From 1983 to 2005, Sudan was torn apart by a civil war between the Muslim-dominated north and Christian south.
A separate conflict in Darfur, the war-scarred region of western Sudan, began in 2003.
Thousands of people were killed and nearly 200,000 displaced.
A 2010 report by an activist group, the European Coalition on Oil in Sudan, alleged that Lundin Oil and three other oil companies helped exacerbate the war in southern Sudan by signing an oil exploration deal with the Sudanese government for an area the regime didn’t fully control.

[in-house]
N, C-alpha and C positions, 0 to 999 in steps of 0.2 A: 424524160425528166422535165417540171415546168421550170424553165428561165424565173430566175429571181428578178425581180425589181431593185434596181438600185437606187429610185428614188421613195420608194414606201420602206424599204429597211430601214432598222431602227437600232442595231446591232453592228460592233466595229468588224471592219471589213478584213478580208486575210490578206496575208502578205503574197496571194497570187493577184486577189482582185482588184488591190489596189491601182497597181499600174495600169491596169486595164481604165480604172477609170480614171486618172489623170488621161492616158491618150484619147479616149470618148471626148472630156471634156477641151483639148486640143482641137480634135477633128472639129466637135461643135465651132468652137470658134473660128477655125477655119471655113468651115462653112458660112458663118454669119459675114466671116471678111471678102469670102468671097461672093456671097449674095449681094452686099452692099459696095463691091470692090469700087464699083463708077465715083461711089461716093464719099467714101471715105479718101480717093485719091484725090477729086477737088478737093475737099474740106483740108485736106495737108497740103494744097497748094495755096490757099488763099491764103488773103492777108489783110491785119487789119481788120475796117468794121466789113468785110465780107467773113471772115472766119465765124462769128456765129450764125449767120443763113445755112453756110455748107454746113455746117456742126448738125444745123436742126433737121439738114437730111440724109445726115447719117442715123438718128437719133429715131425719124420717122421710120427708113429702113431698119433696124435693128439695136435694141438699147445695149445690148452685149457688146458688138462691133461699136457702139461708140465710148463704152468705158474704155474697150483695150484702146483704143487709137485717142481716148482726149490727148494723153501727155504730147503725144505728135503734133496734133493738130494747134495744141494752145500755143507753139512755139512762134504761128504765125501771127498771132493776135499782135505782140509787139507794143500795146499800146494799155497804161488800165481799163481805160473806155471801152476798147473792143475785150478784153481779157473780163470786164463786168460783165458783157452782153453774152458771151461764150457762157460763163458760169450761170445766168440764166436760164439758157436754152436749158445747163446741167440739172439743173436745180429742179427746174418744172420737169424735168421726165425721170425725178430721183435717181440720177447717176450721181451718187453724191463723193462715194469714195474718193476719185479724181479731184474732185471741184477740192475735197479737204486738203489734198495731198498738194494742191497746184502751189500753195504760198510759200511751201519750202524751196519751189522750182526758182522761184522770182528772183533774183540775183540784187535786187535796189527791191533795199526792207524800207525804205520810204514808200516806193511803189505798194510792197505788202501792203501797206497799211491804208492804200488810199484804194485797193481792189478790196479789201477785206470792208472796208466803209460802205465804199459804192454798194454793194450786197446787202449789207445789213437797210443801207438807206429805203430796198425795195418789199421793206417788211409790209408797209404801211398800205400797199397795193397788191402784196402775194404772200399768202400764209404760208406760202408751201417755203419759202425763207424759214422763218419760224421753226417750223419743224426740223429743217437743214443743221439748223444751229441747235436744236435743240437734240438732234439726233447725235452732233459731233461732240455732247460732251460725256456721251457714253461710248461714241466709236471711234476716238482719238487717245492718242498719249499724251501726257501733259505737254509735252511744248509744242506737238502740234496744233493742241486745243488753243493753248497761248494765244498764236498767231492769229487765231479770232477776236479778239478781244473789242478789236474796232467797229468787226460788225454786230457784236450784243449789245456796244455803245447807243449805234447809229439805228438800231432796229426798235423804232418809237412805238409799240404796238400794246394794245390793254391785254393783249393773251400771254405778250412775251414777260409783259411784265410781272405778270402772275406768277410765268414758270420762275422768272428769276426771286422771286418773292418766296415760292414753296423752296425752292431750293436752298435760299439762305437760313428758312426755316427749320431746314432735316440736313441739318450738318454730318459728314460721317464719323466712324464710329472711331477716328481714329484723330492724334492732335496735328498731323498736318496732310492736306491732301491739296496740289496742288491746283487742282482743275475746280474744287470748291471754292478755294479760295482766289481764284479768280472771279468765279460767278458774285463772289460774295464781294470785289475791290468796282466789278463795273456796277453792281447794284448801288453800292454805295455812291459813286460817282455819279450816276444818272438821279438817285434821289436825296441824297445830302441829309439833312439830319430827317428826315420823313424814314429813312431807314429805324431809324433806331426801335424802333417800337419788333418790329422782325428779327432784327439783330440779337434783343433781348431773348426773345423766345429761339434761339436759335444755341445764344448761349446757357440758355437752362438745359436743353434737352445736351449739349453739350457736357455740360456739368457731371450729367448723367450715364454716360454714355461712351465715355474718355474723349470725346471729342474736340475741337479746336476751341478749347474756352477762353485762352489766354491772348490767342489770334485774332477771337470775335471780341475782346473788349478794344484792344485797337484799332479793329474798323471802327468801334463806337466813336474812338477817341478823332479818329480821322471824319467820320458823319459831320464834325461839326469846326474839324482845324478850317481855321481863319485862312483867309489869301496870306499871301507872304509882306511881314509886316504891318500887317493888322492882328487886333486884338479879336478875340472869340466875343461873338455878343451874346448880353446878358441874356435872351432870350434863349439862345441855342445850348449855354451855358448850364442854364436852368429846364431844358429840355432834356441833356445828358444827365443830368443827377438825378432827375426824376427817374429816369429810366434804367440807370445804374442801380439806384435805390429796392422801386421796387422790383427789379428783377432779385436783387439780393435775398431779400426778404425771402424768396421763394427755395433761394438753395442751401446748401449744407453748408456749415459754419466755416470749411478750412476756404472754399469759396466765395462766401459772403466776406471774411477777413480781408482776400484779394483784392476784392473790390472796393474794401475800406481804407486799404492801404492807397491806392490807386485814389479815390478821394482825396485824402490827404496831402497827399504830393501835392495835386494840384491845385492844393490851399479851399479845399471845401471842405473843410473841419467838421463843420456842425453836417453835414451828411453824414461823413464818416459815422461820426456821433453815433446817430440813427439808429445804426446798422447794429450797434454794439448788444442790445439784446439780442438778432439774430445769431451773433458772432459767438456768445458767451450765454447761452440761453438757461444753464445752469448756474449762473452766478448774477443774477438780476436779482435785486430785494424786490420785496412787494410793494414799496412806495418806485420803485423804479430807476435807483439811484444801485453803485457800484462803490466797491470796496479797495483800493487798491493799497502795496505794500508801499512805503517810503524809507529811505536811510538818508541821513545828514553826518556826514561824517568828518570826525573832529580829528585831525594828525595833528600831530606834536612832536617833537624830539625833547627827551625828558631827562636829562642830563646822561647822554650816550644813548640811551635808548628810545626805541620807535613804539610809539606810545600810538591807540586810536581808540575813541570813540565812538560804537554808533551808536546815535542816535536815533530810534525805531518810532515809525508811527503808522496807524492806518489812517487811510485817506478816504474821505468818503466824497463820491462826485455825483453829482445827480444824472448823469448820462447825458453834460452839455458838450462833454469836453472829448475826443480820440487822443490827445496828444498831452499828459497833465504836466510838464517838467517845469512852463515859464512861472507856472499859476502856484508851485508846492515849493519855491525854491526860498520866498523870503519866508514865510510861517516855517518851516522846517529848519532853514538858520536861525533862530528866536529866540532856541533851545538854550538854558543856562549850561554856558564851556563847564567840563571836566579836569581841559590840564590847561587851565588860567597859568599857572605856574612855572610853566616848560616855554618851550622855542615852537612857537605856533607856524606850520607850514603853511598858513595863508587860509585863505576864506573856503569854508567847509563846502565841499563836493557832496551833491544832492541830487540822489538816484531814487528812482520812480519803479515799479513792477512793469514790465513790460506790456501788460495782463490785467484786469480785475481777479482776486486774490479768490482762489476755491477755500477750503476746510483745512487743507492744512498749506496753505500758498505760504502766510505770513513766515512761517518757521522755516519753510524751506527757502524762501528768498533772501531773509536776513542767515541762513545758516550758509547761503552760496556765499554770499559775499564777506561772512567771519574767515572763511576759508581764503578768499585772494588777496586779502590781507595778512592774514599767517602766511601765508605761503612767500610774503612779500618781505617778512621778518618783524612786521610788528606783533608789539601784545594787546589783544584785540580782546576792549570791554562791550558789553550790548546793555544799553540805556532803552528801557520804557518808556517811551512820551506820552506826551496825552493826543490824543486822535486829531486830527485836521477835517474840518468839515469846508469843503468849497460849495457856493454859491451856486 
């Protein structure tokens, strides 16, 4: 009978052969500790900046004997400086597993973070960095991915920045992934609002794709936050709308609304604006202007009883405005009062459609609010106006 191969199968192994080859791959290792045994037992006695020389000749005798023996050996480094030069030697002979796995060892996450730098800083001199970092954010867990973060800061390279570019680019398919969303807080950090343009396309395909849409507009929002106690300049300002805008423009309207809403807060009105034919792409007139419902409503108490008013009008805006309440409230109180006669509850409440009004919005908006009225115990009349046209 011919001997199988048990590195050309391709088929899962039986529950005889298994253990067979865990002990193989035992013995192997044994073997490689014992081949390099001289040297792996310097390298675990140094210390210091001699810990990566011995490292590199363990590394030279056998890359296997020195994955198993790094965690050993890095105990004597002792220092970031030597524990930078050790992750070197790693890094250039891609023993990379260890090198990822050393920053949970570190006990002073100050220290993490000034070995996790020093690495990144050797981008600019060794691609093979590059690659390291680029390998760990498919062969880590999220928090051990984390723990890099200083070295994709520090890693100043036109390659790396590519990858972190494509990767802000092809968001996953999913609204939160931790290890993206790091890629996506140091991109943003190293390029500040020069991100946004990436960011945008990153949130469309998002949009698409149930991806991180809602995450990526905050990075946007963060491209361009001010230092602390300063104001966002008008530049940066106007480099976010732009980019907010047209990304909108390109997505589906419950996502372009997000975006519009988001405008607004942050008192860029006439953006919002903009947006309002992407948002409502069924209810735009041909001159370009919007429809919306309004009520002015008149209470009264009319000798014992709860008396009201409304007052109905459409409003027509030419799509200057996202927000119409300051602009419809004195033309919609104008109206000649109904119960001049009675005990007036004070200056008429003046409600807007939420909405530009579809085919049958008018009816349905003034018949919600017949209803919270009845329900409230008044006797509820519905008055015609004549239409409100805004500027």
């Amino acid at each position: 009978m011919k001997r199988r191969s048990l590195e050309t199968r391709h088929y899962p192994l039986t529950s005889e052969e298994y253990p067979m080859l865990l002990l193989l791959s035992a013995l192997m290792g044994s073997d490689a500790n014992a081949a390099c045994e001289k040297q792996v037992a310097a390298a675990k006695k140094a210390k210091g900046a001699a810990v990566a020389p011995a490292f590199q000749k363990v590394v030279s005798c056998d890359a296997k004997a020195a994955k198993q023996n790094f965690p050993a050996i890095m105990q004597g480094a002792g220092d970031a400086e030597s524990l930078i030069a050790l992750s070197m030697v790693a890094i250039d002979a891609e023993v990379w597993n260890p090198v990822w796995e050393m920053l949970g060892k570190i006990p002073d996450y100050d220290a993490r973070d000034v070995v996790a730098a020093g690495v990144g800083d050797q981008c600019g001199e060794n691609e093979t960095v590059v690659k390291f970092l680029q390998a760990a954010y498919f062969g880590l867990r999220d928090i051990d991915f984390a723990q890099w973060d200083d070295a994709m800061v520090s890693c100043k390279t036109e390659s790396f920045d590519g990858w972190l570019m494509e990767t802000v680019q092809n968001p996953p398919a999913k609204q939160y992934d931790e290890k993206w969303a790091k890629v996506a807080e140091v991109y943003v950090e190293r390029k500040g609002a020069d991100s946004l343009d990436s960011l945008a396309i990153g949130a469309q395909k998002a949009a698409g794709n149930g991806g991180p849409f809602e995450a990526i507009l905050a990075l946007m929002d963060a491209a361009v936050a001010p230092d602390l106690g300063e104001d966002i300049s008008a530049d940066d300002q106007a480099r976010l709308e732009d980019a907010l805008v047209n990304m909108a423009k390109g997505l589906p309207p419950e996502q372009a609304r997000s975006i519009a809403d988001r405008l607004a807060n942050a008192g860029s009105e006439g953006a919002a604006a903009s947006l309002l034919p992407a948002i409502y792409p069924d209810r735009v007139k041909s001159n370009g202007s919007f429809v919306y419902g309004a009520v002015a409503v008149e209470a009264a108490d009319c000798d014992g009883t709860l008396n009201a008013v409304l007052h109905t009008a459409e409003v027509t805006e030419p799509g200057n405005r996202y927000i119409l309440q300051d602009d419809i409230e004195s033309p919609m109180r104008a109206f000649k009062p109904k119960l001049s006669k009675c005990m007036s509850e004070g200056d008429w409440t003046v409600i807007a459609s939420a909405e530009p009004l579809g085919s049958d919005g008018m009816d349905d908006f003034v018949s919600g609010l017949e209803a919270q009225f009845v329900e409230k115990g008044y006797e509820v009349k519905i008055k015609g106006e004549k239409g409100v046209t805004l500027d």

Our ”investigation shows that the military and its allied militia systematically attacked civilians or carried out indiscriminate attacks,” Public Prosecutor Henrik Attorps said in a statement.
Swedish prosecutors have universal jurisdiction for certain international crimes and have used it to bring cases, among others, for crimes committed in Iran and Rwanda.
But the Lundin case is the highest profile as it concerns one of Sweden’s leading business families, who control several oil, mining and natural resource companies. »